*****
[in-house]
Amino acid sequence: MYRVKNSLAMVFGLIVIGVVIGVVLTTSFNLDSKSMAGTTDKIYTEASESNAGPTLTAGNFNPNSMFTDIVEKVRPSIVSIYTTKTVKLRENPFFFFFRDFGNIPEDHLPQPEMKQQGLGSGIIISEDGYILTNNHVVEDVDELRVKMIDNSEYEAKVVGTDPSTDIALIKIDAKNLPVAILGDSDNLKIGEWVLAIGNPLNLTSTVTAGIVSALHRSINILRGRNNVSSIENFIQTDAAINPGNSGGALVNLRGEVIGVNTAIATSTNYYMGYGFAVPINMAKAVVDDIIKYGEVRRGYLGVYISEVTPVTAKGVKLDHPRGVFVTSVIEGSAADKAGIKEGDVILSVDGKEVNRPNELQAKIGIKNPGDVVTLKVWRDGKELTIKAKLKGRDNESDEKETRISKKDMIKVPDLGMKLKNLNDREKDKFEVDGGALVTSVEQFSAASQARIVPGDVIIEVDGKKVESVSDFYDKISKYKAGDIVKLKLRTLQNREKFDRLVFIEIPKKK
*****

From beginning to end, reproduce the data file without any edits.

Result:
[in-house]
Amino acid sequence: MYRVKNSLAMVFGLIVIGVVIGVVLTTSFNLDSKSMAGTTDKIYTEASESNAGPTLTAGNFNPNSMFTDIVEKVRPSIVSIYTTKTVKLRENPFFFFFRDFGNIPEDHLPQPEMKQQGLGSGIIISEDGYILTNNHVVEDVDELRVKMIDNSEYEAKVVGTDPSTDIALIKIDAKNLPVAILGDSDNLKIGEWVLAIGNPLNLTSTVTAGIVSALHRSINILRGRNNVSSIENFIQTDAAINPGNSGGALVNLRGEVIGVNTAIATSTNYYMGYGFAVPINMAKAVVDDIIKYGEVRRGYLGVYISEVTPVTAKGVKLDHPRGVFVTSVIEGSAADKAGIKEGDVILSVDGKEVNRPNELQAKIGIKNPGDVVTLKVWRDGKELTIKAKLKGRDNESDEKETRISKKDMIKVPDLGMKLKNLNDREKDKFEVDGGALVTSVEQFSAASQARIVPGDVIIEVDGKKVESVSDFYDKISKYKAGDIVKLKLRTLQNREKFDRLVFIEIPKKK